By James Rodgers
On this ground in November 1926, 18 year old D G Bradman of St George scored a masterly 110, his first 1st Grade century, as he announced his prodigious talent to Sydney Grade cricketers.
Today, if you stand under the T J E Andrews Memorial Scoreboard on the eastern hill of the ground, you can’t quite see the score. The old Andrews scoreboard looks forlornly out of action. Well-tended hedges in front of the grandstand on the western side just cut off a view of the portable scoreboard. So, walk south near families spread out on the grass in the shade near the rotunda. From here, there’s a clear sight of University players taking the field after lunch and of the scoreboard. Randwick-Petersham are 3 for 98 from 32 overs. Interest among the picnickers seems minimal. Would they sit up and watch if more well-known players were in the middle? After all, in this match, there’s no Warner, no Sangha, no Cowan, no Larkin. But there’s absorbing cricket in a game that flows to and fro.
This is pleasantly suburban cricket in Sydney’s inner west where things always seem a little closer. Houses packing into Station St are only a decent six hit away from the middle. Four suburbs surround the ground: Leichhardt, Stanmore, Marrickville, Lewisham. Aeroplanes winging their way to Sydney airport fly low enough for their undercarriages and identity of the airline to be clearly visible from the ground. If you’re bowling on Petersham Oval, boundaries look forbiddingly short. If you’re batting, they look invitingly close. So three times, Randwick’s Eaton hits uncharacteristic full tosses from Malone over the shorter leg side boundary. A prelude to Sunday’s onslaught by Kerr? Fielding on the boundary is Varun George, the most recent 1st Grader, cap no. 760. He is the ‘Bradman scholar’ for 2018-19. Does he know that Bradman scored his first Grade hundred on this ground 93 seasons ago?
In the middle, Eaton and Ayre prosper against strangely inconsistent bowling. The score mounts. Robertson places the field thoughtfully. Left and right hander hit thoughtfully to other parts of the field. The partnership advances to 118 until Kershaw tests Eaton’s patience and induces the snick to Cummins. But in half an hour Singh hits four effortless cover drives to the nearest boundary. Malone before and after tea, however, is a different prospect. Control and guile return as he takes his tally of season’s wickets to an extraordinary 46. And it’s only January! He skids one on to Singh who is LBW despite using the front pad. ‘Jubilate omnes gentes’ as we used to say. Everyone rejoice!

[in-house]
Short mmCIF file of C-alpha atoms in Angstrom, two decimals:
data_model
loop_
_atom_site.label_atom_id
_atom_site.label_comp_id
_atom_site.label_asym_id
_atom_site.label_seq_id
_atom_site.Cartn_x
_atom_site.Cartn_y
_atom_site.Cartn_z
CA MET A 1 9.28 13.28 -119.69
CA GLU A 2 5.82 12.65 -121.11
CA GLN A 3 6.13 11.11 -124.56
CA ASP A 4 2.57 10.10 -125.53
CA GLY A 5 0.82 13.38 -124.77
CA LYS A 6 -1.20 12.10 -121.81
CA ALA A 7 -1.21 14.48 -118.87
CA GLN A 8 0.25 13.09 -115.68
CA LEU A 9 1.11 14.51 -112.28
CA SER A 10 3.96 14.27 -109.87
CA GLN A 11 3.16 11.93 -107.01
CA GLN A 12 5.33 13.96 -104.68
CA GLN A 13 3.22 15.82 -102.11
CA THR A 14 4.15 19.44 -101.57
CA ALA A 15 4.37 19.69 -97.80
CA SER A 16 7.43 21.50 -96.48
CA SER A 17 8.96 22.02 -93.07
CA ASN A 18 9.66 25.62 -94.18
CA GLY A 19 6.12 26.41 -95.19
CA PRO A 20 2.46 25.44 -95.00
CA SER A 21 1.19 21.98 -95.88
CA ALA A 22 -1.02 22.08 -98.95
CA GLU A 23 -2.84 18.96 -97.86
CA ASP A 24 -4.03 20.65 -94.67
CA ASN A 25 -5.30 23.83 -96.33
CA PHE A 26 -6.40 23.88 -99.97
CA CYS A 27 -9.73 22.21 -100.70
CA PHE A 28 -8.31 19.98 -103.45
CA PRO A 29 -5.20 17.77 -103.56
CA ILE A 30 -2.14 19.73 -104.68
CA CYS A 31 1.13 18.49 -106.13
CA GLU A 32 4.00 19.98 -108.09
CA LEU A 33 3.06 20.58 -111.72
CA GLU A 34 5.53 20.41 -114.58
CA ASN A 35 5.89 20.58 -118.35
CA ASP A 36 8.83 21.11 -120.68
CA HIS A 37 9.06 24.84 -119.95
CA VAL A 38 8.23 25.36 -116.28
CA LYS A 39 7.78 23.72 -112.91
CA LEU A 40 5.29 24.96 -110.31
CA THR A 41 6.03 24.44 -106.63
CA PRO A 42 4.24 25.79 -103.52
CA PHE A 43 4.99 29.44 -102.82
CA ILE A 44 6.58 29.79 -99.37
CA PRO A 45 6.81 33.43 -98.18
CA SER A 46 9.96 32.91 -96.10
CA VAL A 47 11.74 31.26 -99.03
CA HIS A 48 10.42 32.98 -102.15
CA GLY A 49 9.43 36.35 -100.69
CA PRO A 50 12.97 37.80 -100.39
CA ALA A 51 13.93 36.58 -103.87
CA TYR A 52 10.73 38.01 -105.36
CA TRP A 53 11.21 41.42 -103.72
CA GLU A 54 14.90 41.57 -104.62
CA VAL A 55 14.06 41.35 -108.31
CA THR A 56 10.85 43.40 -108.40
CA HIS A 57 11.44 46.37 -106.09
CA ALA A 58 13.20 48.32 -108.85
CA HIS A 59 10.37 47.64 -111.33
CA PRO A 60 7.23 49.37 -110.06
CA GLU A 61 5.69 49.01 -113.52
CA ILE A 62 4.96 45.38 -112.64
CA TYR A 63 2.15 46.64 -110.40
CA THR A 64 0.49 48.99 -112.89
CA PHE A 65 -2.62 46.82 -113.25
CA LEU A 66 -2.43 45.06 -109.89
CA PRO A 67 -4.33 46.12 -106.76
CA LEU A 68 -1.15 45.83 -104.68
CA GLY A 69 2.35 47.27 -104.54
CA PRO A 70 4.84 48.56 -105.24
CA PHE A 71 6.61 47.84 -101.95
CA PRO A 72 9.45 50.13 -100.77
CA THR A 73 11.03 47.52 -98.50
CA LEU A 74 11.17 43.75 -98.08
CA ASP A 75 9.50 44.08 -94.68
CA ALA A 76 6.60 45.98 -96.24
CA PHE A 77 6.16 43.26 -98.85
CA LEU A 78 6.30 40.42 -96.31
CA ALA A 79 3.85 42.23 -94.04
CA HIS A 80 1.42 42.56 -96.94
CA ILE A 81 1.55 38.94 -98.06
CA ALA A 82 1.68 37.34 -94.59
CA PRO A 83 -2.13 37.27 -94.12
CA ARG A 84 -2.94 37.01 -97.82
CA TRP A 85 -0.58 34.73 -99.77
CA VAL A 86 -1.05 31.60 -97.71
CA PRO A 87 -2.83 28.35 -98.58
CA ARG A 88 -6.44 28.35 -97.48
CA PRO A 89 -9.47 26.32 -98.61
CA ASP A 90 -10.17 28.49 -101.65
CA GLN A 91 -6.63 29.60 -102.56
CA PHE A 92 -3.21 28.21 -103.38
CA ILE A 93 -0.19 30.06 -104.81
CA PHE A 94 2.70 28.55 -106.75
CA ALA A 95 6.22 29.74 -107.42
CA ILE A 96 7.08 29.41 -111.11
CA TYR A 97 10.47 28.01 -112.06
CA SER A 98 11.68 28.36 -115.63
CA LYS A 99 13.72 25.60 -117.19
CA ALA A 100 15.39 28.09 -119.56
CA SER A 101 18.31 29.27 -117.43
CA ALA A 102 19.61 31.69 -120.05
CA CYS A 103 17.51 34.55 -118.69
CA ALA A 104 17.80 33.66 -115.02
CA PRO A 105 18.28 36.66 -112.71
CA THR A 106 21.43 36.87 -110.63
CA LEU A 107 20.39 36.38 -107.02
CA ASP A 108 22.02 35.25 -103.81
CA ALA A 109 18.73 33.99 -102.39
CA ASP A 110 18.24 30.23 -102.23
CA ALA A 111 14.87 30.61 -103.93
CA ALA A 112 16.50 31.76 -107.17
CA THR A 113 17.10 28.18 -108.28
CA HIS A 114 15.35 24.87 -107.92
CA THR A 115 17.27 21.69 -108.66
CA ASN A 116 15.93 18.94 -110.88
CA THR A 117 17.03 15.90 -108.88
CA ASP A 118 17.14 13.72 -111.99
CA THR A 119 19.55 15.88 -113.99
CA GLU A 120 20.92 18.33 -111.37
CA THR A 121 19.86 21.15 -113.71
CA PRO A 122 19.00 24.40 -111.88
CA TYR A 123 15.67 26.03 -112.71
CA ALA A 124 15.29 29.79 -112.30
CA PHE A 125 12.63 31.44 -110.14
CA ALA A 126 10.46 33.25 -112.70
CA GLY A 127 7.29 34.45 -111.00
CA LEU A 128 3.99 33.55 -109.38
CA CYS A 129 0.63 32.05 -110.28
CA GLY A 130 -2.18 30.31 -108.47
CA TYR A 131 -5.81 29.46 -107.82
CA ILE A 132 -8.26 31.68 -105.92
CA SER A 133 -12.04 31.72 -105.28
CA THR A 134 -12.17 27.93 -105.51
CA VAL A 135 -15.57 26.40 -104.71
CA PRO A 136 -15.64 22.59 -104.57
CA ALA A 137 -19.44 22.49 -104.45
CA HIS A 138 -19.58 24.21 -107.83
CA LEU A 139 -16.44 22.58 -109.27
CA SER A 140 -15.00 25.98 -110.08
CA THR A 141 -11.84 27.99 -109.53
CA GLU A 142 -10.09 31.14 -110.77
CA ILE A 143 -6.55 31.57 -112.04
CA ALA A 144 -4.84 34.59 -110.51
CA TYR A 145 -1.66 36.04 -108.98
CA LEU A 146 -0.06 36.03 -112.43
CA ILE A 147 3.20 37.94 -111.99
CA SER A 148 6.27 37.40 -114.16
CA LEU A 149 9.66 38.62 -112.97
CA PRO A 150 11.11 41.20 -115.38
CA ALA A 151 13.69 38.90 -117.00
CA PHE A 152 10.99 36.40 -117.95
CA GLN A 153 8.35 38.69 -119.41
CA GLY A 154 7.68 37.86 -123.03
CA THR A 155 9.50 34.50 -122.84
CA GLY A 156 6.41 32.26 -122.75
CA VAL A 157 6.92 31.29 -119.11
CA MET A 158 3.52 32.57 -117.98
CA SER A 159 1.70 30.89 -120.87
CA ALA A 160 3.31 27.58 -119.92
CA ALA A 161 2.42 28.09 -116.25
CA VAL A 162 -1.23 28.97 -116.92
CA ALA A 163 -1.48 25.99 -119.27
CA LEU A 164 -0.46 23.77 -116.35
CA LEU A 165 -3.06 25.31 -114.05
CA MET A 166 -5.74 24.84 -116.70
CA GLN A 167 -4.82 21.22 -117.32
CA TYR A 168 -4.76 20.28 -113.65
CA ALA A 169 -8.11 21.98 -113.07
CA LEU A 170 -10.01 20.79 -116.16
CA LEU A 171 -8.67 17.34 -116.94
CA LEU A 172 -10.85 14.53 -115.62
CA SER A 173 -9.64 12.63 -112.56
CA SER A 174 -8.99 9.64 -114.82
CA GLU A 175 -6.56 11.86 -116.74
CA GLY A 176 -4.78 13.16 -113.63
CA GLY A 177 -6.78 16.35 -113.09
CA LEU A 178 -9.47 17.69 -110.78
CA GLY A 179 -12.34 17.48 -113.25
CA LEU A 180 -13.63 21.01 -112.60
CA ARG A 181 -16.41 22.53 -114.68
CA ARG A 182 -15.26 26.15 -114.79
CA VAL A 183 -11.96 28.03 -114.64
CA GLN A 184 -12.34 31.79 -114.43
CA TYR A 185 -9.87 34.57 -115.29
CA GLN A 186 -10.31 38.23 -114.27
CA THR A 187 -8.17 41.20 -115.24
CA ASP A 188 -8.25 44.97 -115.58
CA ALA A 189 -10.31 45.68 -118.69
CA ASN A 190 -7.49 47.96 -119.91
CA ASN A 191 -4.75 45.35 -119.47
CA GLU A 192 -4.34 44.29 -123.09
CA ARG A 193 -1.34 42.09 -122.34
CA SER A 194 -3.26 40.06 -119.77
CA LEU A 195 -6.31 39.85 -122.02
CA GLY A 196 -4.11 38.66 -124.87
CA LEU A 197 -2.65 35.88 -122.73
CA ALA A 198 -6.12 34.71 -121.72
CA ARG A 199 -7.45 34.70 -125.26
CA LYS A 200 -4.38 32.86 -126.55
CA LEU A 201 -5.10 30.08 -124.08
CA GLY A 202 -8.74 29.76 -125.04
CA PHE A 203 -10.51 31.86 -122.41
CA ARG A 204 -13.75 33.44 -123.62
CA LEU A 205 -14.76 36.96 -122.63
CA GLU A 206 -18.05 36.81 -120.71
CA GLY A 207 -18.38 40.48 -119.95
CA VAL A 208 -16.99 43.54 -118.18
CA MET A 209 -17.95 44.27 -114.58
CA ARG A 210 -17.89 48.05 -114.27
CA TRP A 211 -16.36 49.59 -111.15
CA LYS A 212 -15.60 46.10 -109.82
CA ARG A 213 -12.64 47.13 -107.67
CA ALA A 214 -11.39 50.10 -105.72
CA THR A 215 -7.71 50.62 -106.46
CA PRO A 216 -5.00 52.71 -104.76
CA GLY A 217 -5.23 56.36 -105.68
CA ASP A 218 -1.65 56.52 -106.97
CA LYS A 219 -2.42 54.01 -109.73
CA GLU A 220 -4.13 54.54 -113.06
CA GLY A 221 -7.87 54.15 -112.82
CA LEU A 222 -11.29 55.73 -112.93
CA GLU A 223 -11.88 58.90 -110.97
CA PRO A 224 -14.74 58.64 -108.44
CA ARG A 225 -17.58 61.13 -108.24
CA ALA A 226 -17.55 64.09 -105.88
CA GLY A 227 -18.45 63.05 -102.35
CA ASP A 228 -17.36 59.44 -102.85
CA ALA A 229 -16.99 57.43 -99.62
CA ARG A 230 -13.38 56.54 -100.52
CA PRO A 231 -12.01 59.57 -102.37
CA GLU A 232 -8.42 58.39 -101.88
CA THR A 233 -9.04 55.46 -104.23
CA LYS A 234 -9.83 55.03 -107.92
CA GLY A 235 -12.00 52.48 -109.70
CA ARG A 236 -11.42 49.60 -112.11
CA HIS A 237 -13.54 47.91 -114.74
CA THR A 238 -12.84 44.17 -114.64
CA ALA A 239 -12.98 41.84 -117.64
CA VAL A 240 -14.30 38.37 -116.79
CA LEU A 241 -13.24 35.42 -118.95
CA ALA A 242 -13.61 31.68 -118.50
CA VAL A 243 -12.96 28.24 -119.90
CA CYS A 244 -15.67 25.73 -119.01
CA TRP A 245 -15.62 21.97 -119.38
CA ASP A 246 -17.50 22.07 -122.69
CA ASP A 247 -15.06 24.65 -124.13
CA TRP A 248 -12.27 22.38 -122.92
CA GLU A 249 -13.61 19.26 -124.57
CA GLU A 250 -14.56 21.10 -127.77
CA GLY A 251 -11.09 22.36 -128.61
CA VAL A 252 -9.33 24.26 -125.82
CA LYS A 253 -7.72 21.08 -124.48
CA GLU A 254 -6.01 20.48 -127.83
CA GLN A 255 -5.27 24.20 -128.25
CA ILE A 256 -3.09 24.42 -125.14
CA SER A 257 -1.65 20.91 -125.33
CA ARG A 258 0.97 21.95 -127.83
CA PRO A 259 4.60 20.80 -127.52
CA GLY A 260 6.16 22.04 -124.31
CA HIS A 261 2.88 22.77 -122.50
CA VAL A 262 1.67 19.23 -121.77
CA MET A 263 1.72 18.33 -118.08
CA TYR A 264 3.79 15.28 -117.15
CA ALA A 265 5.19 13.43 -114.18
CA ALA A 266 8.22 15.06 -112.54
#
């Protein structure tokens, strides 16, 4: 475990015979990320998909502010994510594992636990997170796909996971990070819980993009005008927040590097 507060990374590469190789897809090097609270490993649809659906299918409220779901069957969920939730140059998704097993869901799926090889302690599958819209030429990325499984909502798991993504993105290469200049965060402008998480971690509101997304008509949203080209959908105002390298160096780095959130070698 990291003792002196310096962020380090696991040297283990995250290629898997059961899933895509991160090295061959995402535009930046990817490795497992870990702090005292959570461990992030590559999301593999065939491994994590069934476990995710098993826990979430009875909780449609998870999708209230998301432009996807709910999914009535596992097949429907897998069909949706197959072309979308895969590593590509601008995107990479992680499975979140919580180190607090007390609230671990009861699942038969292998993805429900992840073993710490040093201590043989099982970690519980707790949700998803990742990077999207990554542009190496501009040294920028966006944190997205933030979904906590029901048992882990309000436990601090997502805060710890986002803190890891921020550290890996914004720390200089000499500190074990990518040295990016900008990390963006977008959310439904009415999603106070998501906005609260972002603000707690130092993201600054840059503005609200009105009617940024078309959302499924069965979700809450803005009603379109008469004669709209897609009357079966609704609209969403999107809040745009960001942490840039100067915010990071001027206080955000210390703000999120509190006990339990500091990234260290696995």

An involuntary look up to where the score used to be recorded on this ground sends thoughts back to T J E Andrews who trod the paths of this ground until he was 54, from 1909 until final retirement in 1944 (having unsuccessfully tried to retire when his scoreboard went up in 1936, only to be lured back for more in the War years). The leathery faced Tommy Andrews, son of TJ Andrews of Funeral Parlour fame. (You get to know these things when you get to a certain age!). Andrews, scorer of 11,699 runs in 1st Grade with Petersham in addition to his 504 wickets with leg breaks, bowled with an action that caused him to be called for throwing against Queensland in 1914. 8095 runs in 1st class cricket. 16 Tests between 1921 and 1926. University players of the 1920s would never forget him. He lashed them with his highest score, 271 in 1923-24.
In fact, there’s a little bit of this ground that contains memories of distinguished men who served the University with great fidelity:
Somewhere at the southern end of the park is Wentworth Street. Petersham Park was fashioned out of the subdivision in 1857 of one of William Charles Wentworth’s estates. It was Wentworth who moved in the NSW Legislative Council in 1849 for the establishment of the University of Sydney and who was then on the governing body of the University for its first 22 years.
Sydney University cricket’s President, Bruce Collins, had his name up on the scoreboard for most of one 2nd Grade game in 1977. He scored a blistering century on the first day and took 5 for 0 in his first two overs on the second day when Petersham collapsed from 1 for 59 to 8 for 61.
And in 1993-94, John Saint’s 173 included 11 sixes, five in one over from an increasingly perplexed Wayne Mulherin.
But this is 2019. Petersham has become ‘Petersham-Marrickville’ and now, since 2001, ‘Randwick-Petersham’ (even though a sign in the park proclaims that ‘Petersham-Randwick Cricket Club’ now plays here).
And University marches on. Another victory as Hayden Kerr, who played at Bowral where Bradman learnt his cricket before coming to Sydney, hits nine sixes on Sunday, in his 133 on pleasantly suburban Petersham Oval.